I made this using the free Bible Mapper.
As labeled, Gibeah=Tell el-Ful; Mizpah = Tell en-Nasbeh; Geba = Jaba

The archaeological evidence from the Iron Age at Nebi Samwil is so pathetic that it's a wonder that Magen even tried.  Knowing that you can read the whole thing yourself, I don't mind isolating a few clips to make the point:

We did not find any remains from the time of the Judges... [that is, the time when Samuel allegedly crowned Saul here!]

Interestingly enough, we found not a single structure or even a standing wall from this period.  On this basis, it might be tempting to conclude that the site was unoccupied at this time [Iron II]....  [He's right; it is tempting...]

All this suggests caution in concluding that the site was not occupied until later.  [In other words, the natural conclusion is that it wasn't occupied until later, but we found a few scraps of evidence that should be considered.]

I commend him for his honesty, but does he really want us to assume that because he found a few Iron Age seal impressions that the site was a major military fortress in the Iron Age?  We're not idiots either.  (Compare these remains with the significant Iron Age evidence at en-Nasbeh and it's an open-shut case.)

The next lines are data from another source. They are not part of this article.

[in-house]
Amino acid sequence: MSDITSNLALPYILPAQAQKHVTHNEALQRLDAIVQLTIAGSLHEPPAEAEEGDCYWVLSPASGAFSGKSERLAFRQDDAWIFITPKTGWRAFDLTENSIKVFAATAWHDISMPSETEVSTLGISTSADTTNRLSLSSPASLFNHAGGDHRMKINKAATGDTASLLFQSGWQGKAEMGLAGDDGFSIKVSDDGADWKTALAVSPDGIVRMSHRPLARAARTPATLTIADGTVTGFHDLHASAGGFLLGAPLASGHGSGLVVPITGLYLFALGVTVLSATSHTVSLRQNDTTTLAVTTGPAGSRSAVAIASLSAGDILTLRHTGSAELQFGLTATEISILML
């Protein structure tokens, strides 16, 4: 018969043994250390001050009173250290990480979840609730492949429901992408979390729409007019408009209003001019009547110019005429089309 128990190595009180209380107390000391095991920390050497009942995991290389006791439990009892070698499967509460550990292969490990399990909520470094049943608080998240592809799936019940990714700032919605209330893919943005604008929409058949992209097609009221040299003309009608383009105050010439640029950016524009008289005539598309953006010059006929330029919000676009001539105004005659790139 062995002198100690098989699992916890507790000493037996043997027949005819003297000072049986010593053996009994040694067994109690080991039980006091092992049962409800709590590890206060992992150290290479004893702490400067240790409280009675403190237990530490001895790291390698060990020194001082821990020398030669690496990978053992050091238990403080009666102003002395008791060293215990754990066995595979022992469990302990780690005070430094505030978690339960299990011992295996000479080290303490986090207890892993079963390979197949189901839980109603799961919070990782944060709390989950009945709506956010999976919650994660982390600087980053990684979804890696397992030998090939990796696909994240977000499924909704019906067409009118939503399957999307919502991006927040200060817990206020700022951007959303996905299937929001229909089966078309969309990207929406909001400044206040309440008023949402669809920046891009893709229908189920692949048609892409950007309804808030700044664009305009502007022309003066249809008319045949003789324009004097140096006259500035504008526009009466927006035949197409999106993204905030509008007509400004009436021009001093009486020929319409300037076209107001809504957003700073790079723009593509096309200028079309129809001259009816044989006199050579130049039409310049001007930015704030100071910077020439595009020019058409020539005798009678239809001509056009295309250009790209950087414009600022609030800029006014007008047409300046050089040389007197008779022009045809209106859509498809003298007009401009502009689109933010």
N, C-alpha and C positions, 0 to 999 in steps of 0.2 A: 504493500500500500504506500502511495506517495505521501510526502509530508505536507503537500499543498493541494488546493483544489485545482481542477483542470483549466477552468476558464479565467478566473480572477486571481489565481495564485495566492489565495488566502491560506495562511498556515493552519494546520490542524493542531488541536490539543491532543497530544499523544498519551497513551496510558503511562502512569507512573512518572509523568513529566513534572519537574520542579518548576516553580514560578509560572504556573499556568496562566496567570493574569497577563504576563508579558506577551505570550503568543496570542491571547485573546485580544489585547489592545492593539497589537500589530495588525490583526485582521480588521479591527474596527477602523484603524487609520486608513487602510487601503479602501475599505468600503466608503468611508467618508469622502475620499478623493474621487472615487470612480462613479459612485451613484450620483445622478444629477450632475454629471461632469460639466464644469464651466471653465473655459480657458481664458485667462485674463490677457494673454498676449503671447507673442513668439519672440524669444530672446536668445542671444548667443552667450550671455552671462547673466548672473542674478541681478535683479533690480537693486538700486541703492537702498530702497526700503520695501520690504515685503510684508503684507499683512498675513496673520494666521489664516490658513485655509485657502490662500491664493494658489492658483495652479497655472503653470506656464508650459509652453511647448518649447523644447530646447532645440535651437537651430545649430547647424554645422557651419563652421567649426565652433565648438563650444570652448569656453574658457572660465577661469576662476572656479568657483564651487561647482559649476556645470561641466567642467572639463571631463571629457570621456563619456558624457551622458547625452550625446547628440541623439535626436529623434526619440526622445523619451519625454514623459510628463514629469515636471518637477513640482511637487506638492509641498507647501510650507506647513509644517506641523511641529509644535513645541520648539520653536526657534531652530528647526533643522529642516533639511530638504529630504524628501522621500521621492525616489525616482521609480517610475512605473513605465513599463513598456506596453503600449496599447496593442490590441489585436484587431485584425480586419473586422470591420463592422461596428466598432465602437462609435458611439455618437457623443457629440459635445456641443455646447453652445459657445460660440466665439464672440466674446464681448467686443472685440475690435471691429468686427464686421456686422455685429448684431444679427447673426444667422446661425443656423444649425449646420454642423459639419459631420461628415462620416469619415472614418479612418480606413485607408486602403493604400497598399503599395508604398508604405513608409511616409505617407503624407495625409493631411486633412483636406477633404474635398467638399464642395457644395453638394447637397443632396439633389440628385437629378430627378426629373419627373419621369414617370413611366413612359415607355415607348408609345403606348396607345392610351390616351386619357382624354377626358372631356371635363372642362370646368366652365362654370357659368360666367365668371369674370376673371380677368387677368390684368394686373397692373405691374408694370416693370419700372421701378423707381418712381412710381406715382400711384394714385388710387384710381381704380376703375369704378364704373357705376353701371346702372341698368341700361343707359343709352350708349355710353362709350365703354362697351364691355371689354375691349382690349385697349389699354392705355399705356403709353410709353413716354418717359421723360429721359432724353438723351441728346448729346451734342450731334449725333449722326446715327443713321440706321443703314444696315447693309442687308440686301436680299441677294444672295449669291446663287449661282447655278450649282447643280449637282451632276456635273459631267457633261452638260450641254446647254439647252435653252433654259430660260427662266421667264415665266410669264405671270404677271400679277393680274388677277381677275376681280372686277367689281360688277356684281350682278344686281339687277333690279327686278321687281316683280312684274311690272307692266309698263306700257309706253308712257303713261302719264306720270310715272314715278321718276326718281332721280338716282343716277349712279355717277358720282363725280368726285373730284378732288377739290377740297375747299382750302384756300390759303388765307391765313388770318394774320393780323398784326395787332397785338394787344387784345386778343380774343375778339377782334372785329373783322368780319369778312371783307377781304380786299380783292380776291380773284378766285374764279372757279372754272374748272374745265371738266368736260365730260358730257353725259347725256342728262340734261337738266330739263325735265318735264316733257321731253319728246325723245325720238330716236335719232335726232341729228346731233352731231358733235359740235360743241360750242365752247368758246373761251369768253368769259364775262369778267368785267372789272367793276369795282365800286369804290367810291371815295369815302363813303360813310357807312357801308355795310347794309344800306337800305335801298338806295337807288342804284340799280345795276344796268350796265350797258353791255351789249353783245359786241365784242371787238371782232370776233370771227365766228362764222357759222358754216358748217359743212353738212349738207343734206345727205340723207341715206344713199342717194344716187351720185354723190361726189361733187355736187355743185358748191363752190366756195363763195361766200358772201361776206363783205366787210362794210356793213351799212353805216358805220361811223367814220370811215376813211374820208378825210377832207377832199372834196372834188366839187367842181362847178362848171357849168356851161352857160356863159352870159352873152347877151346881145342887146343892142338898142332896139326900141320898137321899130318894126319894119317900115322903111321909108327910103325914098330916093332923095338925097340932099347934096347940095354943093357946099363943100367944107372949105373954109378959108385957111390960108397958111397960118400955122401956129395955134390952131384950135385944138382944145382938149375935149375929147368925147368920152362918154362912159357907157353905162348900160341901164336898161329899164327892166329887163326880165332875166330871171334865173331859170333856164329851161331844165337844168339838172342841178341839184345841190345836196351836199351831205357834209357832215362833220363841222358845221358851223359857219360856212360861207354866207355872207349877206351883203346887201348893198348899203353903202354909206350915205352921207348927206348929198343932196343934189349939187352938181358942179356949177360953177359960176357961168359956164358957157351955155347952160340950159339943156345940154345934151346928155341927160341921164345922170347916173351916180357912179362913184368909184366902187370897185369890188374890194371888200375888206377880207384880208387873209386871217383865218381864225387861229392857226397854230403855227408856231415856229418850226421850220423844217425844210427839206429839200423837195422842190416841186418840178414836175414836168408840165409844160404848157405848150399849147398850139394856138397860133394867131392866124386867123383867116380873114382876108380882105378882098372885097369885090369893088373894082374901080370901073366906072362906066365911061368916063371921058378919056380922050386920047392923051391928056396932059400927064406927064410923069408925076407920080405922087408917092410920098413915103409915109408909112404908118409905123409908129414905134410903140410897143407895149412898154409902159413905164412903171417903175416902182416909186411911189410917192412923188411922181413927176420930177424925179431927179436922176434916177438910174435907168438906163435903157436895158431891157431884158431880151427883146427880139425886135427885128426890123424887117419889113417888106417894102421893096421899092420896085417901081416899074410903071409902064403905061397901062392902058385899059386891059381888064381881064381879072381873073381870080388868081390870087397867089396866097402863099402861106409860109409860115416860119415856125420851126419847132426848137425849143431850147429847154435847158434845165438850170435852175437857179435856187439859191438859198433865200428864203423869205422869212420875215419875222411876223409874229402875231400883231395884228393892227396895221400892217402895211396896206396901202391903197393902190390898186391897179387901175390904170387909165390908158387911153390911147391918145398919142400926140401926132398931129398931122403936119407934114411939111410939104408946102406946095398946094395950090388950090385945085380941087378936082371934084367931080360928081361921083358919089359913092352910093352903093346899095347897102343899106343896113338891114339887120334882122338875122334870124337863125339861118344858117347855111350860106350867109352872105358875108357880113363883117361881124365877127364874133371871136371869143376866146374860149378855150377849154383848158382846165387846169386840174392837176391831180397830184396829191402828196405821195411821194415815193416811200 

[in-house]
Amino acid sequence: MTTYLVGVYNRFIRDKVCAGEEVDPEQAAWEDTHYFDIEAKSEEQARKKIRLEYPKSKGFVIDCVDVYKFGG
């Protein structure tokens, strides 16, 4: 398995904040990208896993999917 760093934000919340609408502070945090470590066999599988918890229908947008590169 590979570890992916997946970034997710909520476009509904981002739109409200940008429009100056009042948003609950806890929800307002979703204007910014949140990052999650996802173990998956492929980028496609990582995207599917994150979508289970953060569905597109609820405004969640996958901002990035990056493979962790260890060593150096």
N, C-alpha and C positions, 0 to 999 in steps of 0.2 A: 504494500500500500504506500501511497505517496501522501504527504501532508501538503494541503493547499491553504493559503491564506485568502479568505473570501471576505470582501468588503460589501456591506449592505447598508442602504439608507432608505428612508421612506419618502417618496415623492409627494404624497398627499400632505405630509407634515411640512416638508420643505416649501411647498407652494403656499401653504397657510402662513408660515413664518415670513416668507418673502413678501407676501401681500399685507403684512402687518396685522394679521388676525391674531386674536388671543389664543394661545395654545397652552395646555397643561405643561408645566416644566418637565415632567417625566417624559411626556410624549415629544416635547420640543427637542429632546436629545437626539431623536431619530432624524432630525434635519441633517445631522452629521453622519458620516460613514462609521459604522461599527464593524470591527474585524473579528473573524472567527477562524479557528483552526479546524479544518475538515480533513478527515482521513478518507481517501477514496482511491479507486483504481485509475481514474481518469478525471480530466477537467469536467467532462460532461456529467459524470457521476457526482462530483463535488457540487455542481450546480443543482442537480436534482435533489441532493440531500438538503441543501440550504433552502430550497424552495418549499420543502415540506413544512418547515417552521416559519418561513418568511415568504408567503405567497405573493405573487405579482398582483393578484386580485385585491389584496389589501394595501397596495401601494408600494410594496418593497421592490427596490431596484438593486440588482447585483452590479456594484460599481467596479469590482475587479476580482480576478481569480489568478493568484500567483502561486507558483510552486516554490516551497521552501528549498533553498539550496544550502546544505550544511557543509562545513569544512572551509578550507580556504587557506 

Mizpah Iron Age offset-inset wall, tb051407525 
Iron Age wall at en-Nasbeh

Here's a reality I've seen time and again: archaeologists often identify their site with something biblical, even if the evidence is thin.  It's a natural human response to want to be associated with something great, and if it's archaeology in the land of Israel, a biblical connection brings lots of interest. Let's face it: most of us wouldn't read the article if it was all about Hellenistic buildings and a Crusader castle.  But here's what this all means to you: be careful before trusting the archaeologist when he claims the site he is excavating is mentioned in the Bible.

Labels: